Early universities in the US were entirely privately funded, with the University of Georgia in Athens the first to receive state funding in 1785. The federal government has only really been involved in funding postsecondary education in relation to specific research projects, or through the provision of stimulus packages to help them overcome specific economic challenges such as the COVID-19 pandemic.

State universities have to follow state rules and private institutions generally give the impression of being more independent, because they are theoretically free to set their own. However, in practice they often struggle to generate sufficient income from fees alone, so rely on keeping a small number of wealthy donors happy. Donations are often connected with pressure to adopt particular policy directions. Still more worrying from an ethical perspective is the pressure that can be applied to give donors’ family members an easy ride through their student careers. Therefore, decision makers and administrative teams need to be careful to protect their institutions from corruption.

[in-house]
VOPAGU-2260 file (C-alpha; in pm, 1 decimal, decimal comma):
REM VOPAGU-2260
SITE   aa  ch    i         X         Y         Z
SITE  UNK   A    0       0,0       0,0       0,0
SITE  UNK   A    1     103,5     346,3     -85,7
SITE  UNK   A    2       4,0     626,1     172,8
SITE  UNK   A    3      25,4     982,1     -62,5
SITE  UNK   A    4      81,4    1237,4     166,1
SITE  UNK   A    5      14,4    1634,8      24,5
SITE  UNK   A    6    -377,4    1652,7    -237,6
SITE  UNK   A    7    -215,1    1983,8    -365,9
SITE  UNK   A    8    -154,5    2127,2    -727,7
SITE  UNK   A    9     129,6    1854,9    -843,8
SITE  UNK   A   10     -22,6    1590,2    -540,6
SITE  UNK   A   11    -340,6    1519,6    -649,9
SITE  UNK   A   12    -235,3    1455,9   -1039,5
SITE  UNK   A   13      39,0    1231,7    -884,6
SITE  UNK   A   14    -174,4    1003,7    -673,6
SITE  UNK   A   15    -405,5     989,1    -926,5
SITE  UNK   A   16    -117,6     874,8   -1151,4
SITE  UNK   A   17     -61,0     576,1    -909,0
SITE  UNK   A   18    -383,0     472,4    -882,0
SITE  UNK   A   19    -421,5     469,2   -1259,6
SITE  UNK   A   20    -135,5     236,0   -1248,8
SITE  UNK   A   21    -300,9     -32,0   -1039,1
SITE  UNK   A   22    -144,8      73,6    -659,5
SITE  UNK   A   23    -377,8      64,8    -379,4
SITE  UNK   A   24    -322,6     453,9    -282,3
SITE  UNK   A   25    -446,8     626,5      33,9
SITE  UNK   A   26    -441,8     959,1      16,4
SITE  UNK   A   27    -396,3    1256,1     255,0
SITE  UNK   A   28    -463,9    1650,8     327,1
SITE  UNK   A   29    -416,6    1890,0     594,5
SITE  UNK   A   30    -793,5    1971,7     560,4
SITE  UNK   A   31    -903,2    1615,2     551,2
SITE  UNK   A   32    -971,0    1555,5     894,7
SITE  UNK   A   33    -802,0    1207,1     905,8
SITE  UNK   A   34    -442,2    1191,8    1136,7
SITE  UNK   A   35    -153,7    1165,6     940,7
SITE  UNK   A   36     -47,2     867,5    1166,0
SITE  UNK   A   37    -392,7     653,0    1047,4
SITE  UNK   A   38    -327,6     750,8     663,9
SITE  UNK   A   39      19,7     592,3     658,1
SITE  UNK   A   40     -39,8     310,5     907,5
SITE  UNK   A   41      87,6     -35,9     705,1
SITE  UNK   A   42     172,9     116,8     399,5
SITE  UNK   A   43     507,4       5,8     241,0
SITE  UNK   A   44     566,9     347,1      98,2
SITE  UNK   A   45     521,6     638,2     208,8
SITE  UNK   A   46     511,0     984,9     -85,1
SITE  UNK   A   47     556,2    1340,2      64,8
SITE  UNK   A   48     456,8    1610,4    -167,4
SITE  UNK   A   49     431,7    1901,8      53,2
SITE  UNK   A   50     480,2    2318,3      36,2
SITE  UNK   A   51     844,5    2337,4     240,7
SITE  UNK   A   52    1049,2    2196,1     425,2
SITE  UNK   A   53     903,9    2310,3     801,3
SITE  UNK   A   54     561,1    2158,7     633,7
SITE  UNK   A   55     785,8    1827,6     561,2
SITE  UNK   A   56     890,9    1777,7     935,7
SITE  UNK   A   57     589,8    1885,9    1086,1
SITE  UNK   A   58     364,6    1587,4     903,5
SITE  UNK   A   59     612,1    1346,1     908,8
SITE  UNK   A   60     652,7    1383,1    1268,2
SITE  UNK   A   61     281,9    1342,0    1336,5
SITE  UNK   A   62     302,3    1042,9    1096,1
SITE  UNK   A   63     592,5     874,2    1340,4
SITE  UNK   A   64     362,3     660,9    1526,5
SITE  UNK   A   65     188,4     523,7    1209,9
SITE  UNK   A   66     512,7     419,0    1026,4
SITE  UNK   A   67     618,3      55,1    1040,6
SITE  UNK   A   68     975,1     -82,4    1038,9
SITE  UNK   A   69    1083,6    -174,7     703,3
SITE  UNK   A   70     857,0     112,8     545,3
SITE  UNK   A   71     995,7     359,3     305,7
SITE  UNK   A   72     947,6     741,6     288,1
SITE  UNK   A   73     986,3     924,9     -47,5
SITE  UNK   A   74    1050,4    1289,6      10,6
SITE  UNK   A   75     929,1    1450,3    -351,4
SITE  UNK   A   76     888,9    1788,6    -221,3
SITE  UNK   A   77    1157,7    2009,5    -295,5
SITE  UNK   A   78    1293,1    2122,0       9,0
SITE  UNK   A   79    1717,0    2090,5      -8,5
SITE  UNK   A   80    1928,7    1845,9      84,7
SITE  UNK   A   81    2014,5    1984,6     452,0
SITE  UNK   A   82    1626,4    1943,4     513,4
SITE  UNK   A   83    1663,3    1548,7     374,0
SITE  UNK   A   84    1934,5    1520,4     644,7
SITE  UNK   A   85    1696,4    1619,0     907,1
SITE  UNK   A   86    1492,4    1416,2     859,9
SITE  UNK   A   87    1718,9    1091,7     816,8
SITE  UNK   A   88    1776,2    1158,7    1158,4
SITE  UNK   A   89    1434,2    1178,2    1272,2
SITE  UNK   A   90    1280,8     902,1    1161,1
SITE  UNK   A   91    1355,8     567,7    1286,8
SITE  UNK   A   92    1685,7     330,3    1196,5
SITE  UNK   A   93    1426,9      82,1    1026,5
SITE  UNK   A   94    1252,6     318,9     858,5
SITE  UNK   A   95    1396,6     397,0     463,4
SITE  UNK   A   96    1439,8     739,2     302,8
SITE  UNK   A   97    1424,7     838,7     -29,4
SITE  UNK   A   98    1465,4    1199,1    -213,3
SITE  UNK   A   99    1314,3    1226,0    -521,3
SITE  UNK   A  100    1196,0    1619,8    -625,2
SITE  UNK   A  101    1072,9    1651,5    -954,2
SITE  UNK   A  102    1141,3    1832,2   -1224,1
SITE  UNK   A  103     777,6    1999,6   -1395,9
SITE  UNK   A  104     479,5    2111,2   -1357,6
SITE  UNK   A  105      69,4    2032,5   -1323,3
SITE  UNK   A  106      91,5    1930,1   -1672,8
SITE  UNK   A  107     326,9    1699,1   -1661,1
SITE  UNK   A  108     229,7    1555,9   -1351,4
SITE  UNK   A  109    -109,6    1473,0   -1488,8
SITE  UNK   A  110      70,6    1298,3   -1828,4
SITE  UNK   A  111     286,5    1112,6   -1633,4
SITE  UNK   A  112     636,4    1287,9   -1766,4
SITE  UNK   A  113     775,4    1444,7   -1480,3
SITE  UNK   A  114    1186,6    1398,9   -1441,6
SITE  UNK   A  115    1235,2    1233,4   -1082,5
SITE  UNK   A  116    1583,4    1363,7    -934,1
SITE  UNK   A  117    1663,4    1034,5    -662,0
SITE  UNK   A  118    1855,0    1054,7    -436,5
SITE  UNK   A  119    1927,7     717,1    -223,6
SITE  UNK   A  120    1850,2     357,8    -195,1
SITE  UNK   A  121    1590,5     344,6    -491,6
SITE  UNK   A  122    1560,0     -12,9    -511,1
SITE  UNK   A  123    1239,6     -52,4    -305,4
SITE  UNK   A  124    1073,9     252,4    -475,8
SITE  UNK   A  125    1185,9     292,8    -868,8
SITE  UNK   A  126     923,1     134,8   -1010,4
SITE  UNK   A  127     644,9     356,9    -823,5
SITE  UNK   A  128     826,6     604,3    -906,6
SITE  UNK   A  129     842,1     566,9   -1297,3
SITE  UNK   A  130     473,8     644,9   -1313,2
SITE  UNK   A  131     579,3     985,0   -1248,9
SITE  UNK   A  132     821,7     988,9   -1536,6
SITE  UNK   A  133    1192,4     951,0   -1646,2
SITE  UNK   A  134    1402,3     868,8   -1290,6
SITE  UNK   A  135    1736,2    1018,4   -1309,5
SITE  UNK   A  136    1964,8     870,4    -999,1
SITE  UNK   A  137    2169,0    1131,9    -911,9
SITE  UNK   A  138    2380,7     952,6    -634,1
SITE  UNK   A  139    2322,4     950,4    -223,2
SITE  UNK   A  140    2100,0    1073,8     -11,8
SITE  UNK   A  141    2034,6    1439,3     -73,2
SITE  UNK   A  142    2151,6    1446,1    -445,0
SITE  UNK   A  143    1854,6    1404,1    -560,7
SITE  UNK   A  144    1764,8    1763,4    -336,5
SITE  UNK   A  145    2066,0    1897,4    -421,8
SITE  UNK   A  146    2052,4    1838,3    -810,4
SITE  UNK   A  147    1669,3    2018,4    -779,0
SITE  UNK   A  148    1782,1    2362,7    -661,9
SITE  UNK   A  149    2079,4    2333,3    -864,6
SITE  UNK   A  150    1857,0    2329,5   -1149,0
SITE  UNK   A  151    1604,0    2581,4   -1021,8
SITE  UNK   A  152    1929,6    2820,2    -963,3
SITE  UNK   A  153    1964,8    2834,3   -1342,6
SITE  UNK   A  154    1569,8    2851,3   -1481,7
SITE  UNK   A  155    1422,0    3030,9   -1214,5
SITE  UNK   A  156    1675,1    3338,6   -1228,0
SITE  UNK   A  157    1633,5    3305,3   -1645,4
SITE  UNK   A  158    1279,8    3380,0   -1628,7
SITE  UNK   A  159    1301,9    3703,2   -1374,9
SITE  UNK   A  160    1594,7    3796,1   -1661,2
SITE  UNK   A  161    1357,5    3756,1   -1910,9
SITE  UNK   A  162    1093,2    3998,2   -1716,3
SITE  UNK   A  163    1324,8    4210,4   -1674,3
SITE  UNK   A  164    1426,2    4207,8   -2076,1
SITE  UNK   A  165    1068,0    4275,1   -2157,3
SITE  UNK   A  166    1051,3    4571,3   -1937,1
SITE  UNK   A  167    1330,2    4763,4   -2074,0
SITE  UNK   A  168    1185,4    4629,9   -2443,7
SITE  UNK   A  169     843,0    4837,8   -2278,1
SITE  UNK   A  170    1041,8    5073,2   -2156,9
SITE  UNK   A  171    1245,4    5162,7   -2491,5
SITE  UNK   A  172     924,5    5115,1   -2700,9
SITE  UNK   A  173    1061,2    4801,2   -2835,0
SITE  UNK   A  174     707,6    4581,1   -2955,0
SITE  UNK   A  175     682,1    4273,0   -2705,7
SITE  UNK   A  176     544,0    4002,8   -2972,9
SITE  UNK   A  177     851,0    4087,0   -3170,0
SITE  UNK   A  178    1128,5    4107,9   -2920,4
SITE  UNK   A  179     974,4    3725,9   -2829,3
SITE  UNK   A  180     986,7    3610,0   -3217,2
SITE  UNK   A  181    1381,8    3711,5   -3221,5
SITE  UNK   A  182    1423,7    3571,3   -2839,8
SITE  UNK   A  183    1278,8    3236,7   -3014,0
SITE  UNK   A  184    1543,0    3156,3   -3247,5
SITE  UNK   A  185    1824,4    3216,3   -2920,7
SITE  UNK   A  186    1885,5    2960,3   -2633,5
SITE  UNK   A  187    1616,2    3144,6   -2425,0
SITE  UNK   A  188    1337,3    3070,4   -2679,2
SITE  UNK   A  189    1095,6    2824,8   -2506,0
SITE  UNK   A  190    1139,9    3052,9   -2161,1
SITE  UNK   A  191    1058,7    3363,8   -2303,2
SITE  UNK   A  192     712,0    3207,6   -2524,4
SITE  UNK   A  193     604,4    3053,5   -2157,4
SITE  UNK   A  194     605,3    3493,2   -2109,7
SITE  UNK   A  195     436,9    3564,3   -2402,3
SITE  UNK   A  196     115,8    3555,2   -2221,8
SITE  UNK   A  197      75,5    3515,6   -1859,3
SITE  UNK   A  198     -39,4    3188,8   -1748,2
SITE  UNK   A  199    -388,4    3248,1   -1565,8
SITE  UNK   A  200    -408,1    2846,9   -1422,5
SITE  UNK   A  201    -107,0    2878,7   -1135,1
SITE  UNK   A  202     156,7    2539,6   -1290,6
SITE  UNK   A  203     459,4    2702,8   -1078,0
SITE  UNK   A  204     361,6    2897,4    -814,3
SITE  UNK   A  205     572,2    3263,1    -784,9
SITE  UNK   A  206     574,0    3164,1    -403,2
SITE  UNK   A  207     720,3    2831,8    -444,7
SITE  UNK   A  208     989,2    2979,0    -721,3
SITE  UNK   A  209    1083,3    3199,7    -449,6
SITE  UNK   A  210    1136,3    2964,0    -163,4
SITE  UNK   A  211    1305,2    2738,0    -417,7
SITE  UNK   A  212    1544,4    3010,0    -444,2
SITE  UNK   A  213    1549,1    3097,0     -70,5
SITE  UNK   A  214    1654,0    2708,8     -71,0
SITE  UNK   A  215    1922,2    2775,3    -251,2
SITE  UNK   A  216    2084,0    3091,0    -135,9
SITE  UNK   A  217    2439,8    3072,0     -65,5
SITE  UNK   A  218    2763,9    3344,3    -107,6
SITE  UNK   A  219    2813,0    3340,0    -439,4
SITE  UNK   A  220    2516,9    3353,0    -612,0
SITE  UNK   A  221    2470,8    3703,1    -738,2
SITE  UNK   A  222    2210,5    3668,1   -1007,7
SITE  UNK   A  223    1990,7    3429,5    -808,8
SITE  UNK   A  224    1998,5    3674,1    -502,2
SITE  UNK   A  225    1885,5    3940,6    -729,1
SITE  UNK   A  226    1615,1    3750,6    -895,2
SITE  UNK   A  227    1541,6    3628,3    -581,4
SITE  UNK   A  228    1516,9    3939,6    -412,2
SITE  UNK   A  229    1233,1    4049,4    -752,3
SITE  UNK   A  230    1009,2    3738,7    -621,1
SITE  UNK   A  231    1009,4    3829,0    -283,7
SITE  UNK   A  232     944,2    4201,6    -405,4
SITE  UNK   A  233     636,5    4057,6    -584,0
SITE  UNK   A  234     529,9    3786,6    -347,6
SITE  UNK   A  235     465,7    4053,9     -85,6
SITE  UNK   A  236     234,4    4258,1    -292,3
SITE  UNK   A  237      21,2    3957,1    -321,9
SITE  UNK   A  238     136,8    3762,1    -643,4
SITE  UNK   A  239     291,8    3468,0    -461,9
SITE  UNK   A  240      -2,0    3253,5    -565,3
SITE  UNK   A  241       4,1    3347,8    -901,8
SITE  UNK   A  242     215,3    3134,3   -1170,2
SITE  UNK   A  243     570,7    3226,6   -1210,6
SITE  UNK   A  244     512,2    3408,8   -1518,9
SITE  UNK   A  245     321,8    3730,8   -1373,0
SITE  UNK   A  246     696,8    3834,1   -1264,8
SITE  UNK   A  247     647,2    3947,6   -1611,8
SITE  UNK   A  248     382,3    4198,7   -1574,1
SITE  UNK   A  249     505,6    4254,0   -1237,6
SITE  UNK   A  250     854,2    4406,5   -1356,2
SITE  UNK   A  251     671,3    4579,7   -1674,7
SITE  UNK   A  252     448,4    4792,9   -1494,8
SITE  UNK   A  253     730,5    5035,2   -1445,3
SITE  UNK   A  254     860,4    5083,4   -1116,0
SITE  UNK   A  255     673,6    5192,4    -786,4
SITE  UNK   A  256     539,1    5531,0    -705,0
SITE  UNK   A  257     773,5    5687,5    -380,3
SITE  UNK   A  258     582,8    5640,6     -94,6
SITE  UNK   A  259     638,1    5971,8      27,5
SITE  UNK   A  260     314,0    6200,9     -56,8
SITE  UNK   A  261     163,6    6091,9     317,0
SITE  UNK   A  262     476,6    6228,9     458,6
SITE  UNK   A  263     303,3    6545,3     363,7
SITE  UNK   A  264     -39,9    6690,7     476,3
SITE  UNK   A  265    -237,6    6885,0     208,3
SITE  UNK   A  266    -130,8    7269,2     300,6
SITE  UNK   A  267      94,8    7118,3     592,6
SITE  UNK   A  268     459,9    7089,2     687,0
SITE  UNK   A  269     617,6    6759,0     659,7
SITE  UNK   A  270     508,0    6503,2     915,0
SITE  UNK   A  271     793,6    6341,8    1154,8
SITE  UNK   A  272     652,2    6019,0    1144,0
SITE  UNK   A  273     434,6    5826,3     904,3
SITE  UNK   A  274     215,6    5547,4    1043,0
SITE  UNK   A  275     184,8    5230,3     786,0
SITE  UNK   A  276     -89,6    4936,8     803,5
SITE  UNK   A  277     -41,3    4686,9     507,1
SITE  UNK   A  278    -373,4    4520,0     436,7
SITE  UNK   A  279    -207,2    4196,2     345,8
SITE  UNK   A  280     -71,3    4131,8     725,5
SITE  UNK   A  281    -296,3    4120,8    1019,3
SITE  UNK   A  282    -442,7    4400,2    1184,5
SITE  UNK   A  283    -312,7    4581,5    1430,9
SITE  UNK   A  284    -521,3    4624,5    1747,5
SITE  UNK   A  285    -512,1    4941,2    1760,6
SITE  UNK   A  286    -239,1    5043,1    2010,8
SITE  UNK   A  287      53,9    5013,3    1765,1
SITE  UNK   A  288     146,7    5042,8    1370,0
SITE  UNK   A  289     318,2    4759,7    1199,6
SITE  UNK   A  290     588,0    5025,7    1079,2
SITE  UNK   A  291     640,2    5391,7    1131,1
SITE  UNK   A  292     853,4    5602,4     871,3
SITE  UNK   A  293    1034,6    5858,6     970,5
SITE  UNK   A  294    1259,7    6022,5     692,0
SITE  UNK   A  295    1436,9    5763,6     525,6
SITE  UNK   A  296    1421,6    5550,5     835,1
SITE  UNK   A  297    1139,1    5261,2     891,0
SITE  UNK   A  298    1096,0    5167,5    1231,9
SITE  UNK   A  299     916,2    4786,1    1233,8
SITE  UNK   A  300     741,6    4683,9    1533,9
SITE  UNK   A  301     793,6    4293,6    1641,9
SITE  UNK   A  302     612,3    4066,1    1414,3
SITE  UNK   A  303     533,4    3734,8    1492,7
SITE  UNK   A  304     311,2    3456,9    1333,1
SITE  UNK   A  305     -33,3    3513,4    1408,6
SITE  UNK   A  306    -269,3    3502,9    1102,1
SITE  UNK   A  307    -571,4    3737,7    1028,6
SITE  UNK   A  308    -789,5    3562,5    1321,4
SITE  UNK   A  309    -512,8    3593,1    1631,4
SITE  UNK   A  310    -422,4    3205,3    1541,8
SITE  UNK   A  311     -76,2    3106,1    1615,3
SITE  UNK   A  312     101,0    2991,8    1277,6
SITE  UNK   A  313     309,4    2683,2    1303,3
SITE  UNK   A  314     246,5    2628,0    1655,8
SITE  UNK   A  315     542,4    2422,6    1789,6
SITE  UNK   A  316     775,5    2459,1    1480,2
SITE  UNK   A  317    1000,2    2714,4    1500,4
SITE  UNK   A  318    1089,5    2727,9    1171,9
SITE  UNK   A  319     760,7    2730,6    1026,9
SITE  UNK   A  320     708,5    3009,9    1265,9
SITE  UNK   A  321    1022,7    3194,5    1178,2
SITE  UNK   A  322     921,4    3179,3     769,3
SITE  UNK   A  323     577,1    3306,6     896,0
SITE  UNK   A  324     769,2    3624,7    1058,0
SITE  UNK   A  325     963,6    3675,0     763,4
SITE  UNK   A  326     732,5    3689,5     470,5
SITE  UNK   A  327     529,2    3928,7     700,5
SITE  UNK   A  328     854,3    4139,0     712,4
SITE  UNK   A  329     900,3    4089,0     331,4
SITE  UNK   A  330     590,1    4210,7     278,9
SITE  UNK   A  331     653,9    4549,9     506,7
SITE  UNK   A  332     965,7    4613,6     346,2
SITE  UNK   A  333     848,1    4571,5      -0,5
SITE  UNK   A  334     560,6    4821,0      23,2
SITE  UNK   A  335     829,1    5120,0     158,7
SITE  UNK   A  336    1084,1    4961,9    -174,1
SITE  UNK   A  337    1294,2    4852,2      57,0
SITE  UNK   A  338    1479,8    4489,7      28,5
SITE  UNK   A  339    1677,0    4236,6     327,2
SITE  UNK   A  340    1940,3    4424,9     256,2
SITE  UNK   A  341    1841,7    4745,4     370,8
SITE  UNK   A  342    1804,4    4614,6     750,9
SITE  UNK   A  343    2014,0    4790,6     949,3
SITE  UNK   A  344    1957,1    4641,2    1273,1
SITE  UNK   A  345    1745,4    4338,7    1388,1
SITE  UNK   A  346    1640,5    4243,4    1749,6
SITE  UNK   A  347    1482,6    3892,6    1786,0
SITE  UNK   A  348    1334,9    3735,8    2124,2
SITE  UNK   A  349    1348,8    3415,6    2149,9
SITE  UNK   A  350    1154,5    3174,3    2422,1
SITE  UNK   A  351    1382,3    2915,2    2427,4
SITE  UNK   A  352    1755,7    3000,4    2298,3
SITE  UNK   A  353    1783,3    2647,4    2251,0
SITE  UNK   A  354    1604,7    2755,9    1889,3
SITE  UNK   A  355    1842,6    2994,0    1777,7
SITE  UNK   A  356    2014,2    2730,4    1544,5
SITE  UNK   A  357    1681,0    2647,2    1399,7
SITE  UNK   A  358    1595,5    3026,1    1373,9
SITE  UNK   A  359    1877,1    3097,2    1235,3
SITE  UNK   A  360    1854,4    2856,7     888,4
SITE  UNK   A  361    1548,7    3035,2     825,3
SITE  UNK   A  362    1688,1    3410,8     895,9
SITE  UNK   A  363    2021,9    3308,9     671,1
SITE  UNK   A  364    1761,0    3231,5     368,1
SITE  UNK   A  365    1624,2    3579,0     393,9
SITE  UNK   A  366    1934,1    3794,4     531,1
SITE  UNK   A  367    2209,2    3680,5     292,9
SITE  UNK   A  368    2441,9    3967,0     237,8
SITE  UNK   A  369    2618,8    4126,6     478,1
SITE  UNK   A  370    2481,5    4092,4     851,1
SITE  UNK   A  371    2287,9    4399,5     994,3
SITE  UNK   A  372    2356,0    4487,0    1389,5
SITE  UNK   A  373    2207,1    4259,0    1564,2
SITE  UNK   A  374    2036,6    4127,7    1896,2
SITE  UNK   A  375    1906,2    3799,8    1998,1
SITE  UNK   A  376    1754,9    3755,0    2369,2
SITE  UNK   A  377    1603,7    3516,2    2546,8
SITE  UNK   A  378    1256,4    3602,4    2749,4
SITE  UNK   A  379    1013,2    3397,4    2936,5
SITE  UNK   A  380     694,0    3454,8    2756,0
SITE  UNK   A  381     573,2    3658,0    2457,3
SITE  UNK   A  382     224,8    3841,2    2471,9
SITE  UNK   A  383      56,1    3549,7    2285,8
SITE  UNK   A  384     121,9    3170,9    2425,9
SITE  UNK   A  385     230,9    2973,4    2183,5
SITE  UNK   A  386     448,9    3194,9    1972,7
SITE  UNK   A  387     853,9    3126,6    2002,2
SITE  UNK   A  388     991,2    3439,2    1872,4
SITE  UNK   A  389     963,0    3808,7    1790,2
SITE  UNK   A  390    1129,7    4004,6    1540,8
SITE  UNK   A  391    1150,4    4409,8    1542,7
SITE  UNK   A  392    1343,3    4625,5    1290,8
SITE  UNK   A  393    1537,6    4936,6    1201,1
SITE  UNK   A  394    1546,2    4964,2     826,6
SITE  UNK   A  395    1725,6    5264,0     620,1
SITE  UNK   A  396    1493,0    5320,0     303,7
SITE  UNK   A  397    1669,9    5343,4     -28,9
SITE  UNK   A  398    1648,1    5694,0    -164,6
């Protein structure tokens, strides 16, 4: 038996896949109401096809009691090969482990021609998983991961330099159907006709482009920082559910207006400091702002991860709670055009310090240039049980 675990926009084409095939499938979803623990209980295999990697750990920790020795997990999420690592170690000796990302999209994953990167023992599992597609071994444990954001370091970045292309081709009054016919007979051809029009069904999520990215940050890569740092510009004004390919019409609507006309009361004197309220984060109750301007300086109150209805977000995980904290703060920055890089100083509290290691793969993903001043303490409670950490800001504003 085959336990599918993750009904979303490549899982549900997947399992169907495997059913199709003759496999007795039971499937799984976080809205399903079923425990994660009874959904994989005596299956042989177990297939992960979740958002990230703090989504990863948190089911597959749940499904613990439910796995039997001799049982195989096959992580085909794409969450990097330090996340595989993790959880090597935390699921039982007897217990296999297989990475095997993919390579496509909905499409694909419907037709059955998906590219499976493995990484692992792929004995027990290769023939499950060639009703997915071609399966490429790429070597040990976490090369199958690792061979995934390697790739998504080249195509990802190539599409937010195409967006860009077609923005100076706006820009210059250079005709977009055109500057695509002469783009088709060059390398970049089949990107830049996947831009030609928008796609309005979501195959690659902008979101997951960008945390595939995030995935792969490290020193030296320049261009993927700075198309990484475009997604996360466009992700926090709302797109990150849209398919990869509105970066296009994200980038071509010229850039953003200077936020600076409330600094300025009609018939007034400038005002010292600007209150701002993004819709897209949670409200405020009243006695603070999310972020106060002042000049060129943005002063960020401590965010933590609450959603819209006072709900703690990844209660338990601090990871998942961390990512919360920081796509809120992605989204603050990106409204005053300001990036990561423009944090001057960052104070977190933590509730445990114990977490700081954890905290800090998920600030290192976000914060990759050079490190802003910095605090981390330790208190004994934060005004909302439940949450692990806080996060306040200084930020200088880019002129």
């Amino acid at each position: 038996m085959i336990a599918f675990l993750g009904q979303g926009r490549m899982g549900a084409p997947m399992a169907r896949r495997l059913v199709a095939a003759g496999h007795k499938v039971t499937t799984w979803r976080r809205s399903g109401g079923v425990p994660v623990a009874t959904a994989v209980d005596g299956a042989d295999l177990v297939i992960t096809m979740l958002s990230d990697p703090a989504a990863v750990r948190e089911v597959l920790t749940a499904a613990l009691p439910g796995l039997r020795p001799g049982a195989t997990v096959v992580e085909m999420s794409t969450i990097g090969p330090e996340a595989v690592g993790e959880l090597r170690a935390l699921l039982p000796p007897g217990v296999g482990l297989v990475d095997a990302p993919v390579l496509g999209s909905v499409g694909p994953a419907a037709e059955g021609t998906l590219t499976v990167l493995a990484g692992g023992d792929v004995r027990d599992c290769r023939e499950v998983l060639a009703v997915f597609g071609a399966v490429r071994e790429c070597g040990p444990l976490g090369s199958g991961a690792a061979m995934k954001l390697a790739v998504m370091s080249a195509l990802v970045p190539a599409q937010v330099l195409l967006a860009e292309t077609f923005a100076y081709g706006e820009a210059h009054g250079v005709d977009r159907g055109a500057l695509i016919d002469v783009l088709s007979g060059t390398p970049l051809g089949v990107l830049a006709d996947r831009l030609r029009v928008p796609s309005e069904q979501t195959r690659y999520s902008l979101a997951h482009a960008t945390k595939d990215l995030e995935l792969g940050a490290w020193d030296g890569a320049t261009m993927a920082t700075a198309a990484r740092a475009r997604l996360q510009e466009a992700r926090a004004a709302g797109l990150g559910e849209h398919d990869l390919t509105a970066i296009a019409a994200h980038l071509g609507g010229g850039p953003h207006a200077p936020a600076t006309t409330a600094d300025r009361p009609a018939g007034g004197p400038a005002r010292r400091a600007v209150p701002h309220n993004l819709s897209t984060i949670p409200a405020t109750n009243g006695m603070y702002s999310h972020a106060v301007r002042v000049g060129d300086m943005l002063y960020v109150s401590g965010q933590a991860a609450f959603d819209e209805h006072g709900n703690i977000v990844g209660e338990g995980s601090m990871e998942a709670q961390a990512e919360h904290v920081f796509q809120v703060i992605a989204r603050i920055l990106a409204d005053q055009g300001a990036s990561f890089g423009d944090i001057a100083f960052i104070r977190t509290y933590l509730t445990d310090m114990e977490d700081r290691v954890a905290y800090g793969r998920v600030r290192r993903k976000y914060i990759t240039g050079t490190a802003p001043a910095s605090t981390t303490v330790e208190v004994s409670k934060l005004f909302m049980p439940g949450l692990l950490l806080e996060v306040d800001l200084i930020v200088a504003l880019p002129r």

Although state-run high schools do not suffer from this kind of pressure, it can affect private schools and, to an extent, charter schools. Where federal funding is involved, however, the conditions that go along with it tend to protect schools from becoming too severely compromised, and make it easier for educators to focus on what they genuinely think will be best for all their students.

Student selection

State schools have to find a place for every child who needs one, while charter schools and private schools are able to be a bit more selective (as long as they avoid falling foul of discrimination laws). Universities, however, have still more freedom. They have much wider catchment areas, being able to take students from anywhere in the country. They can also take on foreign students who travel there expressly for the purpose of study. Affirmative action, aimed at helping larger numbers of students from disadvantaged backgrounds to access college education, is banned in nine states but continues to be practiced elsewhere after winning partial support from the Supreme Court in 2003 (Grutter v. Bollinger). However, this aside, colleges are free to base admissions purely on merit.